MAH: It is a privilege and it is a danger. I think it was Walter Benjamin who in his celebrated The Work of Art in the Age of Mechanical Reproduction spoke about art’s resistance to the aesthetization of politics — art was engaged with life and society. But art, writing, and culture don’t only represent life, but change. Our privilege is not just to speak about reality but trying to modify it. And in order to do that, what we have to do — in Benjamin’s terms — is not just represent the world but fight against our medium. So if you are a storyteller, what is your first task? To fight against the form of storytelling. And of course you can speak about political injustice but if that is not embodied in your process of writing the result is a mere reproduction of what already exists. Your first place of engagement has to be your medium. And this is also working for an artist. Imagine you are an artist making pictures of some sort of injustice. If you are not questioning your medium, your task, the memory of the tool you are using, the same idea of representation of injustice … if you are not doing that your art is futile. So our privilege is the capacity of actually transforming our medium. That’s for me the political engagement of art. Only then, after that, you can represent injustice. But this is a second step.

JR: Which of the characters in the novel has stayed with you the most?

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(photo by the author for Hyperallergic) (click to enlarge)

MAH: Well, I think I’m Marcos. Marcos is the student that is the assistant of the artist, and 10 years ago I was like that, a nerd outside of society. But of course as a professor I am closer to Helena. The way in which I teach is close to the way Helena teaches. And when I imagine myself doing bad things, I am close to Montes. Every writer is a universe of possibilities; it is in our experience, our desire, our fears. I could be closer to Marcos or to Elena or Montes. But then maybe I am not Omar, the immigrant, the radical other. I think it is quite curious and quite strange that this immigrant, who might be or not in the box, who in the end is the character who is mobilizing the whole plot, is the one who is invisible even for the narrator. Even when we remember the story after we finish reading, he still remains invisible, so it is quite difficult for one to be fully connected to him. He is the radical other. But I think he is the character that I really like the most, because he is the material, the object of the art, but also the subject that mobilizes everything. And the one that really remains invisible.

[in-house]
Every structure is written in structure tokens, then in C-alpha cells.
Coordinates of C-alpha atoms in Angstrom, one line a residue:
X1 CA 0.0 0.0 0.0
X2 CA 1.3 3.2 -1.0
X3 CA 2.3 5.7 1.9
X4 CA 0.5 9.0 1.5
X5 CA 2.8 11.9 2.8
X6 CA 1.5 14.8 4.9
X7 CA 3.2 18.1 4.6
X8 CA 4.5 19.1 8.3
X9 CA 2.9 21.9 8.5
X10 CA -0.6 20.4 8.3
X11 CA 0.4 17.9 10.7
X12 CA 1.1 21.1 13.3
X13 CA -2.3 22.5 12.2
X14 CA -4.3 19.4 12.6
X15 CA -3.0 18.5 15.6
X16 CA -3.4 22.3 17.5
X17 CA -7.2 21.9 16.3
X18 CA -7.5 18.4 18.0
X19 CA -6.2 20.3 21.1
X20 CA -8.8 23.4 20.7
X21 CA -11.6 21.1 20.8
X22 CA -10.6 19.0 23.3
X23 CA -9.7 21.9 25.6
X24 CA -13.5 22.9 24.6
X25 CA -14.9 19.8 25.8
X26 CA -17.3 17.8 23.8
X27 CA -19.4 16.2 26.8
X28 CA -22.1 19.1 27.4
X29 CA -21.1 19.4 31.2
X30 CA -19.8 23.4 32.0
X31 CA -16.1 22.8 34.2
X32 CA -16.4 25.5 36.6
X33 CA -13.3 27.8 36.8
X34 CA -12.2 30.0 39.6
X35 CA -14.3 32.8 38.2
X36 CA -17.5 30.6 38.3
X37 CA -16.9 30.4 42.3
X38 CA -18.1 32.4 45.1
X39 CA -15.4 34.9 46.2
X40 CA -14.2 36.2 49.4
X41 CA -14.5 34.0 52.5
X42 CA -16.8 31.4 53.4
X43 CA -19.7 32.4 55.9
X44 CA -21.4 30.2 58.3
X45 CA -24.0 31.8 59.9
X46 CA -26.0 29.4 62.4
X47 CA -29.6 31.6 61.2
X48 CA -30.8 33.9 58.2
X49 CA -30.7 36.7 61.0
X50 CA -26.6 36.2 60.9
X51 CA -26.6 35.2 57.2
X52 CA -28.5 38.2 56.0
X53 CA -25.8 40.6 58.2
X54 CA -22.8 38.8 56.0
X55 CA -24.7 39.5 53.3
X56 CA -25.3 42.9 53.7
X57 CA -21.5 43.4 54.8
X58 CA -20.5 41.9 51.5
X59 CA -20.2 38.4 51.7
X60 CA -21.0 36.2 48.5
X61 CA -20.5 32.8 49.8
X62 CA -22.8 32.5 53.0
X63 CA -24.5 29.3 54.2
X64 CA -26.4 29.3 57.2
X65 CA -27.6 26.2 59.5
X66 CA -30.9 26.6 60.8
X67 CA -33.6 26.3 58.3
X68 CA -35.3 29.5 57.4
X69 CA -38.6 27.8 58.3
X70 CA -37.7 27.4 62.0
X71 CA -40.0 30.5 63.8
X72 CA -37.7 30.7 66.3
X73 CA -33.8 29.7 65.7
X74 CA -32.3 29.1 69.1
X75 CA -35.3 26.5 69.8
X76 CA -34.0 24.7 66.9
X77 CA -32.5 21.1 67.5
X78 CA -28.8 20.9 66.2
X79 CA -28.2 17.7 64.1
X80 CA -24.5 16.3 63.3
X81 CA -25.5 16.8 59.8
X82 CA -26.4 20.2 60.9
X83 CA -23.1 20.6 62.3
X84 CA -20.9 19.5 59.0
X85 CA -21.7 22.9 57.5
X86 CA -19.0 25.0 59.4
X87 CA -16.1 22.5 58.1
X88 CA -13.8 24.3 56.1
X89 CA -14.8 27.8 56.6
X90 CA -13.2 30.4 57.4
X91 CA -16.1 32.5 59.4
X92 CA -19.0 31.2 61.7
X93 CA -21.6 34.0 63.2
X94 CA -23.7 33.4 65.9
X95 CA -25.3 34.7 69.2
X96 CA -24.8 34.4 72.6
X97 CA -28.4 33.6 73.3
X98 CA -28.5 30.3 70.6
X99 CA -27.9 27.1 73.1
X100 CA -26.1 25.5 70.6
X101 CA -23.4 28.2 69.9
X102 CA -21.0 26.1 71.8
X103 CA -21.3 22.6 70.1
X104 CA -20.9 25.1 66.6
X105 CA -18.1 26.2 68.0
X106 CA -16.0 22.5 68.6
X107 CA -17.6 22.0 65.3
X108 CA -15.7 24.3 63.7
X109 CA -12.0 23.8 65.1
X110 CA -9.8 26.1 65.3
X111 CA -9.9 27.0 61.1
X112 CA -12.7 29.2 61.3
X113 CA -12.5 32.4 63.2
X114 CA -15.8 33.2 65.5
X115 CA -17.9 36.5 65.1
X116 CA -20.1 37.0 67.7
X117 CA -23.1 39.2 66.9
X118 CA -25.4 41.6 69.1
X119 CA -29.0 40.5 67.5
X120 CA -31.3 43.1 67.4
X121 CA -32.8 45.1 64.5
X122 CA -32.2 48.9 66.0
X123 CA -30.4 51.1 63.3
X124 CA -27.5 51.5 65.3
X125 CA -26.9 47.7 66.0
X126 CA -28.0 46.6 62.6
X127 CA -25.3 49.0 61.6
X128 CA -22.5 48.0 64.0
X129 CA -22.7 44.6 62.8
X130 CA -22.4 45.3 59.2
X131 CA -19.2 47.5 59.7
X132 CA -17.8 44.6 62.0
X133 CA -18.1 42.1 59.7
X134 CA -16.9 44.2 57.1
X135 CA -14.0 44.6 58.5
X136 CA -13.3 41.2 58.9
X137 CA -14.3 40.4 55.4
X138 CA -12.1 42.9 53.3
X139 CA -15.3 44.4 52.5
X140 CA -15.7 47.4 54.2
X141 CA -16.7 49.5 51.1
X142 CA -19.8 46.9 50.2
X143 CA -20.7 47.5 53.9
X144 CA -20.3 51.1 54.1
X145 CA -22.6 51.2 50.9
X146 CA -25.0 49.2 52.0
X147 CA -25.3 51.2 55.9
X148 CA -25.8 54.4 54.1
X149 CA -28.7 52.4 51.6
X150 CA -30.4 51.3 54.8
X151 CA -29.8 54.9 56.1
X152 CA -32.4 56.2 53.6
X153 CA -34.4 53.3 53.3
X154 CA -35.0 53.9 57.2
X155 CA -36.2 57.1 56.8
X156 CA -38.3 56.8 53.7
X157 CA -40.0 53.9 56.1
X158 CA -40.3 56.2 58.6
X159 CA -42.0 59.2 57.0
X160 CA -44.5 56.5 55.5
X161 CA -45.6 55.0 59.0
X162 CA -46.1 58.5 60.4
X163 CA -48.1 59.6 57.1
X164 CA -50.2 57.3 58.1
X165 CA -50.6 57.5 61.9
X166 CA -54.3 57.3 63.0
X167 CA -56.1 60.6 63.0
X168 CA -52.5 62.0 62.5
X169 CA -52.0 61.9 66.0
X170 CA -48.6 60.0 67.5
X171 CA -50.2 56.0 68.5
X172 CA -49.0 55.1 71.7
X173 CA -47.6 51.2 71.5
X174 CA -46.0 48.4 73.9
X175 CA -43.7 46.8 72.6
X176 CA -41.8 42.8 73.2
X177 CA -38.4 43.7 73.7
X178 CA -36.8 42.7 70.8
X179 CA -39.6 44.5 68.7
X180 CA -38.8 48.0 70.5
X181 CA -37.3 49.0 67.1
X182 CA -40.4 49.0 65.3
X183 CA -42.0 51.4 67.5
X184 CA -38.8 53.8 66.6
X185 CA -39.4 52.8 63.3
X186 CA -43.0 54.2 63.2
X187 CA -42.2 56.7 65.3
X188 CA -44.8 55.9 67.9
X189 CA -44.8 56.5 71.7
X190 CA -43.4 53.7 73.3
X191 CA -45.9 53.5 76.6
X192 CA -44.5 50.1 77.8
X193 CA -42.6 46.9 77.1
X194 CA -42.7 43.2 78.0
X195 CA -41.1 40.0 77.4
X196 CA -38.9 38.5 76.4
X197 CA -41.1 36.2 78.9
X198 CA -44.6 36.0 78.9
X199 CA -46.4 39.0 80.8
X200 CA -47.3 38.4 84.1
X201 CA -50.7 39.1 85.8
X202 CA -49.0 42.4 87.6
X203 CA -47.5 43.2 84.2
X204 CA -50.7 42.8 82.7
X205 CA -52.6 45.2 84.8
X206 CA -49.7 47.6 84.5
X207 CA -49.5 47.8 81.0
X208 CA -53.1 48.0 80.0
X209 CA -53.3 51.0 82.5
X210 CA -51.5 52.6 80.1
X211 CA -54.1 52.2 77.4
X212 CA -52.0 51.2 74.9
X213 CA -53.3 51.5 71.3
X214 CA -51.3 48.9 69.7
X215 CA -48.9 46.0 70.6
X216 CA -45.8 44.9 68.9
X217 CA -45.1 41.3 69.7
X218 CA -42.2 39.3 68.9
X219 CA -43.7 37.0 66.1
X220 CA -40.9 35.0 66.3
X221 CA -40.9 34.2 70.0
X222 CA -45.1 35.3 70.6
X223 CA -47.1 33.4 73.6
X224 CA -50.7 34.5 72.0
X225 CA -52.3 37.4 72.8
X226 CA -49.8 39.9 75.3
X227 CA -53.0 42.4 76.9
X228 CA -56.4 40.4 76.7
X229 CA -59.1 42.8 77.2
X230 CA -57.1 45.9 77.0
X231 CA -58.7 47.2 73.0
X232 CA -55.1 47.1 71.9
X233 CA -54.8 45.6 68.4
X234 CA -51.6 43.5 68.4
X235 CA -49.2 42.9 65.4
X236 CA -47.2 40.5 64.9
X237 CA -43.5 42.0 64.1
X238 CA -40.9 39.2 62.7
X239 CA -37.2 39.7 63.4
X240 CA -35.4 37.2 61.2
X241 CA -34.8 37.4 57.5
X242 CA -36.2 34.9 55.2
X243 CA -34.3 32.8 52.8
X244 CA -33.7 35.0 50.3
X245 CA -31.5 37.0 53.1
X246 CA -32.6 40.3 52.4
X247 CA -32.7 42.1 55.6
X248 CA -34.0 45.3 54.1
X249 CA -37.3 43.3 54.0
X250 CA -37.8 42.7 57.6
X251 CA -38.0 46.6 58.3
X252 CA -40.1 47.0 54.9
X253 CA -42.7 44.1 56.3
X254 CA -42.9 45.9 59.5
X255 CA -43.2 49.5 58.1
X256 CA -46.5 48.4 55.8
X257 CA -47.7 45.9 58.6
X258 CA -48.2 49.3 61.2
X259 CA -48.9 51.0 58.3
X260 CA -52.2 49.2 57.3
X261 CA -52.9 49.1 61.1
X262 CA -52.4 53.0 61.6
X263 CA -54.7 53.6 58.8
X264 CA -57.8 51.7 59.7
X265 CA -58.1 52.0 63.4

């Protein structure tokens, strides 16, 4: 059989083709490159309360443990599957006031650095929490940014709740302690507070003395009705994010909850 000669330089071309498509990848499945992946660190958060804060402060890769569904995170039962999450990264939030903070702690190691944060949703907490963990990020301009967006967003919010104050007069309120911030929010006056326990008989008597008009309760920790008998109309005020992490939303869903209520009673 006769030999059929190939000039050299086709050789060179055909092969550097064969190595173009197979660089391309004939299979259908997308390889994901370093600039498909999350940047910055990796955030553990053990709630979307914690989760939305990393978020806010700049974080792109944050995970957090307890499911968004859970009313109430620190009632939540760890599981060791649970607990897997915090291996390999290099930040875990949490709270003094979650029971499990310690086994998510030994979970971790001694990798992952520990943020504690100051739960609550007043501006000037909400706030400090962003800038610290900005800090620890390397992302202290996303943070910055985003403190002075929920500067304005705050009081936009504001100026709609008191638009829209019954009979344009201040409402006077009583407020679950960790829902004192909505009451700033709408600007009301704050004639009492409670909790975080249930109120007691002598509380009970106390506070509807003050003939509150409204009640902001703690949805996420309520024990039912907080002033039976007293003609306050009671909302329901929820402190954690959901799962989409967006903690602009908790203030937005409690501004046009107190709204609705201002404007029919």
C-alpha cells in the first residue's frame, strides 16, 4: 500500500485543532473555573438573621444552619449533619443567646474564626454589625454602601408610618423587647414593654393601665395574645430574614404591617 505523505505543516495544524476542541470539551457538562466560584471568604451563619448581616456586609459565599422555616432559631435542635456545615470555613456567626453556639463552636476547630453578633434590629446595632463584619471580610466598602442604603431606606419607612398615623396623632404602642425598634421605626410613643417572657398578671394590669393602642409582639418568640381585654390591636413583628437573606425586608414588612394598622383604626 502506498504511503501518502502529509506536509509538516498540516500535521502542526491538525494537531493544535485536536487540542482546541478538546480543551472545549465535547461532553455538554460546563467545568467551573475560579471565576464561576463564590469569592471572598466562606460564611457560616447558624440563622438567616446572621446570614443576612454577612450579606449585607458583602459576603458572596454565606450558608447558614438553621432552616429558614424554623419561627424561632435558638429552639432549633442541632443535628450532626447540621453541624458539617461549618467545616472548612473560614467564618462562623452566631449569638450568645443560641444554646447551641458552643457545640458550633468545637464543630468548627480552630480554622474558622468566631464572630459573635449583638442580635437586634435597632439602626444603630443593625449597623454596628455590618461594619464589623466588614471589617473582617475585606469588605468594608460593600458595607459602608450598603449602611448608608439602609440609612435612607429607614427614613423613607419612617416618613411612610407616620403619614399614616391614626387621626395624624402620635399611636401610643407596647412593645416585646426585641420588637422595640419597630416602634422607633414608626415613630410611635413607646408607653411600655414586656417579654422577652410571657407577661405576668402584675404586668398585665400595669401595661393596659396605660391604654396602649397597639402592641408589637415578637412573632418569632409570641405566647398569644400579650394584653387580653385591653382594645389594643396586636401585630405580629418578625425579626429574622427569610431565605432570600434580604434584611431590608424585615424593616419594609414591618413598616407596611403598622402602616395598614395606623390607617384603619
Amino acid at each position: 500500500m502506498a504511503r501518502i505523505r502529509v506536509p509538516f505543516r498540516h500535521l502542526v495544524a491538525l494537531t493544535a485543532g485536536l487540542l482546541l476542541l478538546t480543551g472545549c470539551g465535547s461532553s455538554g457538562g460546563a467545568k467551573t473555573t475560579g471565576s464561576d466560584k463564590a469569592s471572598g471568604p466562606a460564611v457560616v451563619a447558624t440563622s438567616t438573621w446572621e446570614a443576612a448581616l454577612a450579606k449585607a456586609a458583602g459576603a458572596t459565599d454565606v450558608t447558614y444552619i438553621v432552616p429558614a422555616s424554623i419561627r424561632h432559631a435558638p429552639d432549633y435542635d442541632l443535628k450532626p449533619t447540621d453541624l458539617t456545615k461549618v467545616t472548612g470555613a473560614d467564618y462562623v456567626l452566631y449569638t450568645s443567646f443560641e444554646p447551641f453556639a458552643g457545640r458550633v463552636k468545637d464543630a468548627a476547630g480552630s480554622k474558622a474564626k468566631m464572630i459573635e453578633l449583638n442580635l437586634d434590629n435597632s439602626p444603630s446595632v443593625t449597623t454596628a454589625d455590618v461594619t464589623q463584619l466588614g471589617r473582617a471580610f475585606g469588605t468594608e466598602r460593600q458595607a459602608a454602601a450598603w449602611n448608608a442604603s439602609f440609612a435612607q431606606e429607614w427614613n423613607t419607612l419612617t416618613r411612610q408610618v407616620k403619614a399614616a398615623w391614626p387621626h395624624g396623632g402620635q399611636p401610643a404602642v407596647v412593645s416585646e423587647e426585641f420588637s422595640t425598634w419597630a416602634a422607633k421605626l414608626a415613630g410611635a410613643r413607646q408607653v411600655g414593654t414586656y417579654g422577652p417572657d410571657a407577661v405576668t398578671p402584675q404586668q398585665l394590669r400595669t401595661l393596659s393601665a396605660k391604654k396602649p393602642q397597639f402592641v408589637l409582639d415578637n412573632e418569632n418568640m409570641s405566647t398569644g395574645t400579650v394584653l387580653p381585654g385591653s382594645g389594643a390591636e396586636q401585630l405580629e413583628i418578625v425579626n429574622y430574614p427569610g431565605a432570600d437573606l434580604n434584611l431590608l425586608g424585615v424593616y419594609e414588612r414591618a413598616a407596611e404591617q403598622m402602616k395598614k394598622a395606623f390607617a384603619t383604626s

JR: And did the characters, and the novel, influence you as a critic?

MAH: I think so. My way of writing art criticism changed completely. After publishing the novel, I could not return to scholarly writing and the established formulas of criticism. For some months I felt blocked. And in the end I decided to write another novel — also close to art. My texts are now far from what you’d expect from an art critic. They are more like experiments, experiences, closer to narrative or even fiction. Curiously, I feel now that I understand art better than when I wrote traditional art criticism. And I must add that the experience of writing a novel changed my perception of art. It made me love the art more.

JR: What about your vision of the future, for art and political consciousness? What’s in the box?

MAH: I am not a pessimist. But I am a skeptic, and I think we need more skepticism. Art and literature have to promote discomfort and incertitude. We need to ask questions. In a time in which everything has an answer, art and literature are charged with the task of provocation. “What’s in the box?” is a question without answer. I don’t really know what is inside. The box is a metaphor of an endless questioning. And I think this is precisely the mission of the novel, to produce that question in the mind of the reader. A future of change is only possible if we have open questions. Answers are dangerous. I fear people with answers. I fear they might convince me.

Miguel Angel Hernández’s Escape Attempt, translated by Rhett McNeil and published by Hispabooks, is available from Amazon and other online booksellers.